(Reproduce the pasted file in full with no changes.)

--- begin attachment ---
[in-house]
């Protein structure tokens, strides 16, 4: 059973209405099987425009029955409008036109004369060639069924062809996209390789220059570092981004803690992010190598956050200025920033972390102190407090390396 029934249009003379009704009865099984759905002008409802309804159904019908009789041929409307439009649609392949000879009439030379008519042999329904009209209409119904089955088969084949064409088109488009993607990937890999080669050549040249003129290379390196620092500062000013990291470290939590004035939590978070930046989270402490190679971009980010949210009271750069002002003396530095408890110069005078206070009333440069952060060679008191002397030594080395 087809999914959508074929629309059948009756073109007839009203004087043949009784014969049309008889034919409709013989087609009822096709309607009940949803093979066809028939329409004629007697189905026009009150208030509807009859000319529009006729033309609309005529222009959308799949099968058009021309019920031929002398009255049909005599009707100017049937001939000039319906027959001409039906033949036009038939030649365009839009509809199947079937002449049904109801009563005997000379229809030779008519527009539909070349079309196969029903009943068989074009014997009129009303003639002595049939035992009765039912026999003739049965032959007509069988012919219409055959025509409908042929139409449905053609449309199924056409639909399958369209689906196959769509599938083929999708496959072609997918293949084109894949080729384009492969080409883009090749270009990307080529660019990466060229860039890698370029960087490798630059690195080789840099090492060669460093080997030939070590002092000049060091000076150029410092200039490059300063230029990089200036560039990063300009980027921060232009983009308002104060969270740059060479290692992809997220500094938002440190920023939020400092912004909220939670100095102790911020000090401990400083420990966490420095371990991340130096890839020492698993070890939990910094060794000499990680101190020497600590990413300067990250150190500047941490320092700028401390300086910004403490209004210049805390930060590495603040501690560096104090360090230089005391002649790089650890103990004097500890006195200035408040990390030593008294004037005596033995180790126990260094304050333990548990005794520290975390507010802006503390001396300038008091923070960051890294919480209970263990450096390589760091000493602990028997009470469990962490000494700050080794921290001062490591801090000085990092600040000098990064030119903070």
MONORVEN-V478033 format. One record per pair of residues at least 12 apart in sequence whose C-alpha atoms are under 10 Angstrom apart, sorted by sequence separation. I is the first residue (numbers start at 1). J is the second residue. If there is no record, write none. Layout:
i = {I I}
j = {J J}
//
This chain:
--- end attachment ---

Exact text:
[in-house]
């Protein structure tokens, strides 16, 4: 059973209405099987425009029955409008036109004369060639069924062809996209390789220059570092981004803690992010190598956050200025920033972390102190407090390396 029934249009003379009704009865099984759905002008409802309804159904019908009789041929409307439009649609392949000879009439030379008519042999329904009209209409119904089955088969084949064409088109488009993607990937890999080669050549040249003129290379390196620092500062000013990291470290939590004035939590978070930046989270402490190679971009980010949210009271750069002002003396530095408890110069005078206070009333440069952060060679008191002397030594080395 087809999914959508074929629309059948009756073109007839009203004087043949009784014969049309008889034919409709013989087609009822096709309607009940949803093979066809028939329409004629007697189905026009009150208030509807009859000319529009006729033309609309005529222009959308799949099968058009021309019920031929002398009255049909005599009707100017049937001939000039319906027959001409039906033949036009038939030649365009839009509809199947079937002449049904109801009563005997000379229809030779008519527009539909070349079309196969029903009943068989074009014997009129009303003639002595049939035992009765039912026999003739049965032959007509069988012919219409055959025509409908042929139409449905053609449309199924056409639909399958369209689906196959769509599938083929999708496959072609997918293949084109894949080729384009492969080409883009090749270009990307080529660019990466060229860039890698370029960087490798630059690195080789840099090492060669460093080997030939070590002092000049060091000076150029410092200039490059300063230029990089200036560039990063300009980027921060232009983009308002104060969270740059060479290692992809997220500094938002440190920023939020400092912004909220939670100095102790911020000090401990400083420990966490420095371990991340130096890839020492698993070890939990910094060794000499990680101190020497600590990413300067990250150190500047941490320092700028401390300086910004403490209004210049805390930060590495603040501690560096104090360090230089005391002649790089650890103990004097500890006195200035408040990390030593008294004037005596033995180790126990260094304050333990548990005794520290975390507010802006503390001396300038008091923070960051890294919480209970263990450096390589760091000493602990028997009470469990962490000494700050080794921290001062490591801090000085990092600040000098990064030119903070």
MONORVEN-V478033 format. One record per pair of residues at least 12 apart in sequence whose C-alpha atoms are under 10 Angstrom apart, sorted by sequence separation. I is the first residue (numbers start at 1). J is the second residue. If there is no record, write none. Layout:
i = {I I}
j = {J J}
//
This chain: